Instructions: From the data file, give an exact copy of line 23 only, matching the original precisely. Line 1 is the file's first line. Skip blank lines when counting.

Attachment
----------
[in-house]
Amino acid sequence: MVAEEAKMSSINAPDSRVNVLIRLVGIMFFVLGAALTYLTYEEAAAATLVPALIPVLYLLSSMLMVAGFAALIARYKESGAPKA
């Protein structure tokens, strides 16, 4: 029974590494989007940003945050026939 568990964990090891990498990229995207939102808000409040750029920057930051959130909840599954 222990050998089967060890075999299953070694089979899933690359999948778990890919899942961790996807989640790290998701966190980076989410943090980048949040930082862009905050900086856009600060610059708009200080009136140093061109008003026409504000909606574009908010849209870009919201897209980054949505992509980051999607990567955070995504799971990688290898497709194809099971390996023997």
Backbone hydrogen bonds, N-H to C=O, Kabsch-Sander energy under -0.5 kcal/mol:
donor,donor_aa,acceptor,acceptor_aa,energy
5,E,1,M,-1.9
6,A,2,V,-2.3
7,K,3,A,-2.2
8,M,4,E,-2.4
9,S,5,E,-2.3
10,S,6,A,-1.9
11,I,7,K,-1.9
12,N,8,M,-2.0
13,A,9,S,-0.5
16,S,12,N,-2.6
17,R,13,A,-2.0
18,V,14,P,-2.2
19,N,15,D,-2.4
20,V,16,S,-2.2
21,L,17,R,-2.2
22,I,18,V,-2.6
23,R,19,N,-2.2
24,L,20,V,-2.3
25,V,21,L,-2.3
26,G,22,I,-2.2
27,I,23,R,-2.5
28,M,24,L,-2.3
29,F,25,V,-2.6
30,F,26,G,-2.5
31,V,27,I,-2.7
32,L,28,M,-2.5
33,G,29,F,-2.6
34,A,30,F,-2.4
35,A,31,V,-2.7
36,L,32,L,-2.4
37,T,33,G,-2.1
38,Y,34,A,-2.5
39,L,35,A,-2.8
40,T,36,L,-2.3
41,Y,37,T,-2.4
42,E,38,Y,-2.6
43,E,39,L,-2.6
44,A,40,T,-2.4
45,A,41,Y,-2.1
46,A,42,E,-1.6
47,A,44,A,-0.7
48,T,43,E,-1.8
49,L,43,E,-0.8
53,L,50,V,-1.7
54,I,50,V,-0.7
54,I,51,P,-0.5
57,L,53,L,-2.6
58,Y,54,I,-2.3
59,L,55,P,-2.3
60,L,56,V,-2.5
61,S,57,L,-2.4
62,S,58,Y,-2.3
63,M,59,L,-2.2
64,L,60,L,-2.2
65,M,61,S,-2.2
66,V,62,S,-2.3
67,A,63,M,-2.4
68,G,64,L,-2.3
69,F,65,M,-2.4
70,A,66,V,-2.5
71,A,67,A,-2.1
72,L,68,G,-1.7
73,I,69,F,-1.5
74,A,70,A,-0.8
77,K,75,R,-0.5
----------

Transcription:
24,L,20,V,-2.3